Our favorite tile guy, Dean Sorem, has been plying his trade for 15 years and he never stops researching, trying new products and looking for a better way to do things. Here are Dean's top tips for using new methods and products to make your next tile job the best it can be.
Save money and get a better looking tile job by making your own trim pieces for
marble, granite and other stone tile
jobs. Our expert prefers the honeycomb-style
dry diamond polishing pads
with hook-and-loop fasteners. They
allow him to quickly run through a
series of grits from 60 to 800
or higher without wasting a lot of
time changing pads.
This type of disc requires a variable speed
grinder because the maximum allowable
rpm is about 4,000.
Take the top of a shower curb,
for example. You would have to buy
enough bullnose trim to cover both
edges, and you’d end up with a
grout joint down the center where
the two rows of bullnose meet.
Dean covers the curb with one piece
of stone, polished on both edges.
As bigger tiles
have become more
common, so has the problem of loose tiles in a finished tile job. It's harder to get a good bond
with a large surface. Big tiles require a special technique: You need to trowel a thin layer of thinset
on the back of each tile before you set it. Set the loaded trowel near the center of the tile
and spread a thin layer of thin-set to the edge. Then rotate the tile a quarter turn and repeat
until the back is evenly covered.
Laser levels save time and increase
accuracy. Dean uses a self-leveling
laser to help plan the tile layout. He
projects a level line around the room
and measures from it to determine the
size of the cut tiles along the edges.
Then, after figuring out an ideal layout,
he uses the laser as a guide to chalk layout
lines. The laser saves time by eliminating
the fussy job of extending level lines
around the room with a 4-ft. level.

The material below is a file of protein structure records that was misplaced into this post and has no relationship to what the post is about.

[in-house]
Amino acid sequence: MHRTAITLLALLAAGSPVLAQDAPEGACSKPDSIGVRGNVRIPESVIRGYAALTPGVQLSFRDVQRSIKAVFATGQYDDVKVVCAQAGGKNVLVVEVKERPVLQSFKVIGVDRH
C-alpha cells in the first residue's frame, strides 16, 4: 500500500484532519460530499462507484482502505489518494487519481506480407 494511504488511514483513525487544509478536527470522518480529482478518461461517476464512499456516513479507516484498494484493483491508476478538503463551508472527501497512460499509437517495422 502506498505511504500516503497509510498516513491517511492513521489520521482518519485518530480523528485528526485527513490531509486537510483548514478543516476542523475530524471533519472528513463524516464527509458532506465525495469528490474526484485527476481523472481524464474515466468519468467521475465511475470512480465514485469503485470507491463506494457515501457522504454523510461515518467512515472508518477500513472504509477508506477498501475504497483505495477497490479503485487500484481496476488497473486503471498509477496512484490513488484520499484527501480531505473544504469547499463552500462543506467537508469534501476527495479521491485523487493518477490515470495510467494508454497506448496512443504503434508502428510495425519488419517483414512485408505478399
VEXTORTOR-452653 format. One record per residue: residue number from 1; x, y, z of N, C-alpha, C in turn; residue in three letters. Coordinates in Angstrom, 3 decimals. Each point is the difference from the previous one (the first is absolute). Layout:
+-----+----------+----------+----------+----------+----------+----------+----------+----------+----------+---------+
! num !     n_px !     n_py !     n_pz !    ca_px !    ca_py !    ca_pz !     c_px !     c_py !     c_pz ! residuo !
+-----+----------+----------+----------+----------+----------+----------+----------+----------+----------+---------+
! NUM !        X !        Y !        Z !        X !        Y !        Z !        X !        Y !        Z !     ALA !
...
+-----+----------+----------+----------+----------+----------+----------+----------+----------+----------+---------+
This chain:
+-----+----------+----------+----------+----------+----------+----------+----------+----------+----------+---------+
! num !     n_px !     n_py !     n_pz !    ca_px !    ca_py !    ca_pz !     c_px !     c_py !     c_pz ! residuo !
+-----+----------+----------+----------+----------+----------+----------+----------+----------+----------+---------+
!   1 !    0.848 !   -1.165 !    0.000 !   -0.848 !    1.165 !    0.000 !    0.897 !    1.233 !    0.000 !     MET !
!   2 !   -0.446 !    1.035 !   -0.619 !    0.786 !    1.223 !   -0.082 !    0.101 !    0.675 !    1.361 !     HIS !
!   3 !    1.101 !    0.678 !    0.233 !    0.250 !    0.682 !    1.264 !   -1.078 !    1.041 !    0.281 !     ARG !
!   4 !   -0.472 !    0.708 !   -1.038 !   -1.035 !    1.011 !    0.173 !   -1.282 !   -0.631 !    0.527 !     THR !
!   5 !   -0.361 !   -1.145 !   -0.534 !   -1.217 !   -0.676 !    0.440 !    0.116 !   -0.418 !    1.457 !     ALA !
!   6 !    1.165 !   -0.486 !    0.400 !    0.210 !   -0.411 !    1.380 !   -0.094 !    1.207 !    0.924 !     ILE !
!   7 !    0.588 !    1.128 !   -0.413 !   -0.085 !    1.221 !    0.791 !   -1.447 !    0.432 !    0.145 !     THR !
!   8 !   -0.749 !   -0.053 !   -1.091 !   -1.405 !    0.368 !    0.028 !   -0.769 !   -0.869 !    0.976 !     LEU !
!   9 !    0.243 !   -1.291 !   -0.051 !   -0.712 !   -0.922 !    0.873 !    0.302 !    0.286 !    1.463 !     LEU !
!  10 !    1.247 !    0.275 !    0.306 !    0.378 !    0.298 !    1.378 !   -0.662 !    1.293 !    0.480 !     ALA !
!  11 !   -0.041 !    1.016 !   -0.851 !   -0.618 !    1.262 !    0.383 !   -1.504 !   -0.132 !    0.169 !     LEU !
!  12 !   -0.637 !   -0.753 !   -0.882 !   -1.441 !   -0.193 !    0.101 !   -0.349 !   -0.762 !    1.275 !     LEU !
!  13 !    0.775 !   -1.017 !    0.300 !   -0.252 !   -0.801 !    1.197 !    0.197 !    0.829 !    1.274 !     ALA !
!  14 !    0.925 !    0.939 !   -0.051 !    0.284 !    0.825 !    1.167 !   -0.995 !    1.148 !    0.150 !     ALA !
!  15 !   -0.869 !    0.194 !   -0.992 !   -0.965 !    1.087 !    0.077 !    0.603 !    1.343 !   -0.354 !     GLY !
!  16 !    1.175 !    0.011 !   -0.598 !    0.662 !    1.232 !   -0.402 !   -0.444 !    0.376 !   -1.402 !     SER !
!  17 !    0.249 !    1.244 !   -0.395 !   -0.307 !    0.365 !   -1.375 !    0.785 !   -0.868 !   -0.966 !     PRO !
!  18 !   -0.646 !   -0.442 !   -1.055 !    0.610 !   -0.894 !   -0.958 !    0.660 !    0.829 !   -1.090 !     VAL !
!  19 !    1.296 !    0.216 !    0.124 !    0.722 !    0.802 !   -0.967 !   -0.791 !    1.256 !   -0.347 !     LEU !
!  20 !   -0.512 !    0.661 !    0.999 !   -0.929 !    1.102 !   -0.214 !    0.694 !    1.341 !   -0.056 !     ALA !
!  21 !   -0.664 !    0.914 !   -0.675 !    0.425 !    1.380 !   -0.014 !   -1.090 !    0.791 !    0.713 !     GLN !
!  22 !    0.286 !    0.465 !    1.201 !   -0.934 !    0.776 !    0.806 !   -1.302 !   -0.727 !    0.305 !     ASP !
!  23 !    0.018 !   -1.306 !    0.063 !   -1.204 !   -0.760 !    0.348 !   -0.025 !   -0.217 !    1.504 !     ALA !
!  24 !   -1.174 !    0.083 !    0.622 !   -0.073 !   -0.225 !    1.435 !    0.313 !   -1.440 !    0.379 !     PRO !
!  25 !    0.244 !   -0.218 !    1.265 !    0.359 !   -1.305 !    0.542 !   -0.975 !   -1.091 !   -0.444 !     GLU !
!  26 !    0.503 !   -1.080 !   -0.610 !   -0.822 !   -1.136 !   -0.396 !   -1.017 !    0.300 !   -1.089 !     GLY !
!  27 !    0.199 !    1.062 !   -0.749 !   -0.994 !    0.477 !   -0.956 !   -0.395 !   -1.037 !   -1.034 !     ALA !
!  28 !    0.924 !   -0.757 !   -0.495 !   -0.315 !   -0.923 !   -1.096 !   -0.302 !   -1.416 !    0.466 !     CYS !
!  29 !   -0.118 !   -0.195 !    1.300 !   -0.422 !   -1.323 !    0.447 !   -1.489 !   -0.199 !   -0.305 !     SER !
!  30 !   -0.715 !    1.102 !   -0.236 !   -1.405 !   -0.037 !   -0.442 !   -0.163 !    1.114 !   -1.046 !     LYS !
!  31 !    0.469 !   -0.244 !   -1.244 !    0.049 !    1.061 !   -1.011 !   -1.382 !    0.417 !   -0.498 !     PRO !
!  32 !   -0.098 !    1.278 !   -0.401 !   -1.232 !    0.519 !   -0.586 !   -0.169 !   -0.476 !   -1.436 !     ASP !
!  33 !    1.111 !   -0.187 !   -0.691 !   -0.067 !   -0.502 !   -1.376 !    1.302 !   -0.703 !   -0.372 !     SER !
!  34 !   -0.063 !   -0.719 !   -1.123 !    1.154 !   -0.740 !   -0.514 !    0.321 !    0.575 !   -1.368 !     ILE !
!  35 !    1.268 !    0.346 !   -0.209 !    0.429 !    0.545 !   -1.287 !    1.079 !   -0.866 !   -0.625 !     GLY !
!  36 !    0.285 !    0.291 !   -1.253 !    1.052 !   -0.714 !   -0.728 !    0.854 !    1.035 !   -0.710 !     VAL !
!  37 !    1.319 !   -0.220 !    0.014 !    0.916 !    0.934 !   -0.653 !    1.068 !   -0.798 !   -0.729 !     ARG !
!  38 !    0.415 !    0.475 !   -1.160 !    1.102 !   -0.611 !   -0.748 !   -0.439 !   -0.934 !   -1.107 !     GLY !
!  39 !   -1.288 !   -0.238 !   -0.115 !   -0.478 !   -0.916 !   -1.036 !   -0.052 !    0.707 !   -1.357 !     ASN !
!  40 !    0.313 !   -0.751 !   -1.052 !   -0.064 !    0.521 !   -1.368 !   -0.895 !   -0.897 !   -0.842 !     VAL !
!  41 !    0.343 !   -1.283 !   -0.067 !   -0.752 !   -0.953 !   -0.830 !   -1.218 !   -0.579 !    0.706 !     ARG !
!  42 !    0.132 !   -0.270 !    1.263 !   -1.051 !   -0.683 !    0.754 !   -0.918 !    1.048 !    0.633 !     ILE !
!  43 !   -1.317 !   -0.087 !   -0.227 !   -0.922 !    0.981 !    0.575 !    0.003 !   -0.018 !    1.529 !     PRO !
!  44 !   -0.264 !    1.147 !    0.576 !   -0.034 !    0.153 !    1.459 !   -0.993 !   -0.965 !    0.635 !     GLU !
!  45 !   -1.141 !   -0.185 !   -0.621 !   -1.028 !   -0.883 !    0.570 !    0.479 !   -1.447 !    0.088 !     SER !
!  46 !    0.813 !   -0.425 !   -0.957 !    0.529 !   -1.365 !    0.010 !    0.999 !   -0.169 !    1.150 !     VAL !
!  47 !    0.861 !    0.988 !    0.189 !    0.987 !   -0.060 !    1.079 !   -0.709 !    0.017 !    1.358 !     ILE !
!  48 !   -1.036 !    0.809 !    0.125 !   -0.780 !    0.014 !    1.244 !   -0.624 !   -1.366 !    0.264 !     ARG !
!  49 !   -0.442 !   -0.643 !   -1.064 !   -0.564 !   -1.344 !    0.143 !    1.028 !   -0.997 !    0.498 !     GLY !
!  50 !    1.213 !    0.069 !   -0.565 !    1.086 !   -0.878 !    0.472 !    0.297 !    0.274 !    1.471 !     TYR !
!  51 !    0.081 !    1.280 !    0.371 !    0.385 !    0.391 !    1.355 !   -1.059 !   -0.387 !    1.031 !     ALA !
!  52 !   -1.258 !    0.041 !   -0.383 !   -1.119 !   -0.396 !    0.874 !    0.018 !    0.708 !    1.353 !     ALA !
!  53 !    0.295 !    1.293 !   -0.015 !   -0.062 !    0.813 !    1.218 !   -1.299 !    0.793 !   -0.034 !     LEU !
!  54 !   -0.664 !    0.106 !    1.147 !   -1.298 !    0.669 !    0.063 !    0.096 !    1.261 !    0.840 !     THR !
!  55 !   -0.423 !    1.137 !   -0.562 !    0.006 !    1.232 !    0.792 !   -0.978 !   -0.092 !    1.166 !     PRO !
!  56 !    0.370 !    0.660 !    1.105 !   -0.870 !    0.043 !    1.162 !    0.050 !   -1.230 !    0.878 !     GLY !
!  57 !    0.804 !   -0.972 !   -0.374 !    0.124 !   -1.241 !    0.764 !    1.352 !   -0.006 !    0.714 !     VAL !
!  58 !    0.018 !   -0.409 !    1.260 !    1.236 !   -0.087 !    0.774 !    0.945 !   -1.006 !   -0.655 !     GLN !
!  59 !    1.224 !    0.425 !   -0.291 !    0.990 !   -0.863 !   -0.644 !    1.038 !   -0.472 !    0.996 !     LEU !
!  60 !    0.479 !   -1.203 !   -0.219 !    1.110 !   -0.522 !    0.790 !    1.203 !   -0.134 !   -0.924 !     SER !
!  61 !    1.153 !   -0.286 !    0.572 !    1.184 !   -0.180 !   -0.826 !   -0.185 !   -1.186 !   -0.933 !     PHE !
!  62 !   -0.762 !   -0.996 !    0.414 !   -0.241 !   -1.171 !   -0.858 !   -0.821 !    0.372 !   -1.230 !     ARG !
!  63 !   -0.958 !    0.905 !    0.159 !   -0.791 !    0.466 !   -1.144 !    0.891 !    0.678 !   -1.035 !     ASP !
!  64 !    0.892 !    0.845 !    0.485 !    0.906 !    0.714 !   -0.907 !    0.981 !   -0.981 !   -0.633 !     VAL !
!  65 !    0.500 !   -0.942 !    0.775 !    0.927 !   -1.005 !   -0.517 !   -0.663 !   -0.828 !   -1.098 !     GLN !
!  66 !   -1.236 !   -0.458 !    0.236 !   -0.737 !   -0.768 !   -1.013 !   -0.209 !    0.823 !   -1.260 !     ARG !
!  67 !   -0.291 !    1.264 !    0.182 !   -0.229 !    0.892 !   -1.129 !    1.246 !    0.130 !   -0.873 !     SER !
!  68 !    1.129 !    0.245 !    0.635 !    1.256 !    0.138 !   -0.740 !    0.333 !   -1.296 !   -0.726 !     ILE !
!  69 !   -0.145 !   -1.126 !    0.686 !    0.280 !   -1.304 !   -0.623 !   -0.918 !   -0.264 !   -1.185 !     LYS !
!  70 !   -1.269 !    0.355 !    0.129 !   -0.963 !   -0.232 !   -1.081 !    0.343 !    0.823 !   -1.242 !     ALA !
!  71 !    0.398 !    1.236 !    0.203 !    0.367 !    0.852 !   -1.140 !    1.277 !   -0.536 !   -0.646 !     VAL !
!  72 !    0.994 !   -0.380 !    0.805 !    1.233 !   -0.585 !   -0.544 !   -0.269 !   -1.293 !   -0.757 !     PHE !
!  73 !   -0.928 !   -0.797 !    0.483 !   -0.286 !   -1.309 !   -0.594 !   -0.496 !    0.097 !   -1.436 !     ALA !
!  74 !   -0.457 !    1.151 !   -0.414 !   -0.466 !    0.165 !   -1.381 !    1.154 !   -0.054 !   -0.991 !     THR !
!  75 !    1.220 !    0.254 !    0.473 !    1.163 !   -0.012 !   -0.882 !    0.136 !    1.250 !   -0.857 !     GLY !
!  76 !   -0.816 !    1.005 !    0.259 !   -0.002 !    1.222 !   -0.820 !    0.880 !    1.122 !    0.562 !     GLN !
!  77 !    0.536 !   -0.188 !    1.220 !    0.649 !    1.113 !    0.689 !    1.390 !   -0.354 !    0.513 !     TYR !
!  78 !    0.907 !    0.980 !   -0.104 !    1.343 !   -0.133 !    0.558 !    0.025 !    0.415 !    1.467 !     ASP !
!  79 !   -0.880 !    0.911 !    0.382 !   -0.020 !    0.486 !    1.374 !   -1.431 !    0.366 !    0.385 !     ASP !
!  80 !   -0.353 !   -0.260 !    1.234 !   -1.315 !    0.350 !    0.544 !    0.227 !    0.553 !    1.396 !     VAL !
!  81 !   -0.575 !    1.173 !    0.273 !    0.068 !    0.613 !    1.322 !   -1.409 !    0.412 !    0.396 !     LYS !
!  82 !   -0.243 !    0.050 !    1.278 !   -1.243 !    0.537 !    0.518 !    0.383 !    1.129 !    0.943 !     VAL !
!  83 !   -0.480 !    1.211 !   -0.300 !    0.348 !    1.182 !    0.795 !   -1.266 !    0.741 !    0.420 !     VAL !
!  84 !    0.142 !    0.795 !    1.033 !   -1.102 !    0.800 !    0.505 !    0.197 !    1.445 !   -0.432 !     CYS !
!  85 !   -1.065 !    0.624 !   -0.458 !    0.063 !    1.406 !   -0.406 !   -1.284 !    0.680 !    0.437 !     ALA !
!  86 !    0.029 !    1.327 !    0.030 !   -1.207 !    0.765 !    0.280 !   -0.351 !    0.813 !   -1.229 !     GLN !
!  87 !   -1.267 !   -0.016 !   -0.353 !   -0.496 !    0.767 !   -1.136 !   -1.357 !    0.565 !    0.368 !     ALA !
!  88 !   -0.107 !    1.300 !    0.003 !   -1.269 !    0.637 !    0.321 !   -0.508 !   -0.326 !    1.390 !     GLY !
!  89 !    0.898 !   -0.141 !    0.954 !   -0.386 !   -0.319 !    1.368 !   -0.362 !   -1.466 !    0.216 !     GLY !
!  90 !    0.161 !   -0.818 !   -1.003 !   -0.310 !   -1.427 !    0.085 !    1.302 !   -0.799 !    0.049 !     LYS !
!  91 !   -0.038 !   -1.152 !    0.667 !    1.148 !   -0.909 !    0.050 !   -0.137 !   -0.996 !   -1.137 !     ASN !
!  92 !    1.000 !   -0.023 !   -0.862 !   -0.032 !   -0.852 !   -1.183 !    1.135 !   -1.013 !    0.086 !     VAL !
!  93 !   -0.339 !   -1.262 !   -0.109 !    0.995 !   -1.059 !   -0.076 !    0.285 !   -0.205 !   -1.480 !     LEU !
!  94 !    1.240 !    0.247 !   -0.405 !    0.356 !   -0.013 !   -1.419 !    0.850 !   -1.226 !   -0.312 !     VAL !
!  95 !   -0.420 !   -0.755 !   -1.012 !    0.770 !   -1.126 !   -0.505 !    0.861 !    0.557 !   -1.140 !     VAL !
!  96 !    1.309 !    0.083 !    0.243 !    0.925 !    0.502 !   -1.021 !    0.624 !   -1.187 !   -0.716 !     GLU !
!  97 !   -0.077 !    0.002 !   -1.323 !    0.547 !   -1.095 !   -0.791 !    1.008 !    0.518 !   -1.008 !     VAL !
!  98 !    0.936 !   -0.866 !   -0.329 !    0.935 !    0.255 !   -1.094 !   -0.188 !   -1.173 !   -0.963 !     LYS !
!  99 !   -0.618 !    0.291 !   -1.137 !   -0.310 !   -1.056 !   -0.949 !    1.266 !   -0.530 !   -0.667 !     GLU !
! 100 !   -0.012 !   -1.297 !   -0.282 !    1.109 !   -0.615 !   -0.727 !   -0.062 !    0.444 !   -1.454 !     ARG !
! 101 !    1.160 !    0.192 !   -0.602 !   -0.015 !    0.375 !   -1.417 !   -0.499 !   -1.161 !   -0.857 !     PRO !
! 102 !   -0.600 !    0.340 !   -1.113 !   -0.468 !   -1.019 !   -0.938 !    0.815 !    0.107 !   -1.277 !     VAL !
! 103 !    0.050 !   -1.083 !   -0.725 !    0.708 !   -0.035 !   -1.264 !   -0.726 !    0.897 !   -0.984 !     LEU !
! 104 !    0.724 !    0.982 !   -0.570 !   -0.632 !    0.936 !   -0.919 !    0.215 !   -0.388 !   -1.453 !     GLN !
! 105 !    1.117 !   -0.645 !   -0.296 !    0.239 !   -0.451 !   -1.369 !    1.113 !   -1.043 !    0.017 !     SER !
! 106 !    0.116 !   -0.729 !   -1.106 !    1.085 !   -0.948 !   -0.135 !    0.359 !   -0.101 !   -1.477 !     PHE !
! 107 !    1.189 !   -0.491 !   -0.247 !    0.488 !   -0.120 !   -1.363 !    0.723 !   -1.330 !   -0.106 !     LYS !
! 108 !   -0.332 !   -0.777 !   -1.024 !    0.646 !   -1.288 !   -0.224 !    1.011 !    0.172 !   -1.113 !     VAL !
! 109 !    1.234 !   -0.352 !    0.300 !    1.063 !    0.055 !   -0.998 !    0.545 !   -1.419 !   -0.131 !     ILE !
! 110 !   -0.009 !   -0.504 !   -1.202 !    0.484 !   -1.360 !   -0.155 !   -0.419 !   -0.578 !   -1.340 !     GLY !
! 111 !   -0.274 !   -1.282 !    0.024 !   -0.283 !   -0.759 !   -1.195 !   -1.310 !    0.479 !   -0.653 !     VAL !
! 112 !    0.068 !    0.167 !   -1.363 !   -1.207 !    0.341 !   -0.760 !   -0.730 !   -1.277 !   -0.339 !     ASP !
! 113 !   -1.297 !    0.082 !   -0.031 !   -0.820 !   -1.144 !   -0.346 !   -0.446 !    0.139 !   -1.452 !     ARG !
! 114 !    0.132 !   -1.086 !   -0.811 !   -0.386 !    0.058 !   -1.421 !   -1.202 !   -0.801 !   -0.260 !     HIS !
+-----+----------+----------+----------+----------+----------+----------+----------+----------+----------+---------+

Our expert says that one of the biggest mistakes
you can make on a grout job
is to start cleaning up the grout too soon.
Wiping the grout before it's hardened a
bit allows too much water to penetrate
the surface. That means blotchy-looking
grout or, worse, hairline cracking and
grout that falls out. To avoid these problems,
be sure the grout is very firm,
about like a wine cork, before you start
cleaning it. Press your fingertip into the
grout to test it. If it dents easily, wait.
Screwing down backer board
is monotonous and time-consuming,
so when Dean discovered
that cement board screws were
available for self-feeding screw
guns and that they didn’t cost any
more than loose screws, he bought
a self-feeding screw gun and left
his old screw gun at the shop. The
Senco Duraspin tool shown is available
at some home centers. If you
need help locating a dealer, go to
Corded versions of self-feeding
screw guns sell for about $100 and
cordless for $150.
The Schluter shower system eliminates the
hassles and potential leaks of pouring your own
shower base by providing the tile setter
with a preformed shower base and
curb, a special drain and a waterproofing
membrane. Schluter even
includes preformed inside and outside
corner pieces to seal these tricky
spots. All you need to provide is
unmodified thin-set and some tools.
For information on where to buy
the Schluter system and how to install
it, go to schluter.com (800-472-4588).
The only sure way to keep water
from reaching the backer board is to
waterproof all areas that may be
exposed to water. That's easy with the
new waterproofing coatings. Dean uses
the RedGuard brand, but there are others.
Dean says, "If in doubt, coat it with
Follow the application instructions
on the container. Dean applies the
RedGuard with an inexpensive paint
pad, which he prefers to a brush or roller
because it works like a trowel, allowing
him to quickly spread a thick, even layer.
The solution to crooked walls is to flatten them
before you screw the board to them.
Choose the longest level that will fit across
a wall and use it to see if any studs are
bowed in or out. If a stud is really bowed
out (1/4 in. or more), Dean saws a kerf
about two-thirds through the stud at its
midpoint and pushes it back. Then he’ll
screw a straight stud alongside to hold it
in place. In most cases, though, shimming
the studs with thin strips of cardboard
to get them into alignment is
Have the necessary tools for this DIY project lined up before you start—you’ll save time and frustration.
Avoid last-minute shopping trips by having all your materials ready ahead of time. Here's a list.
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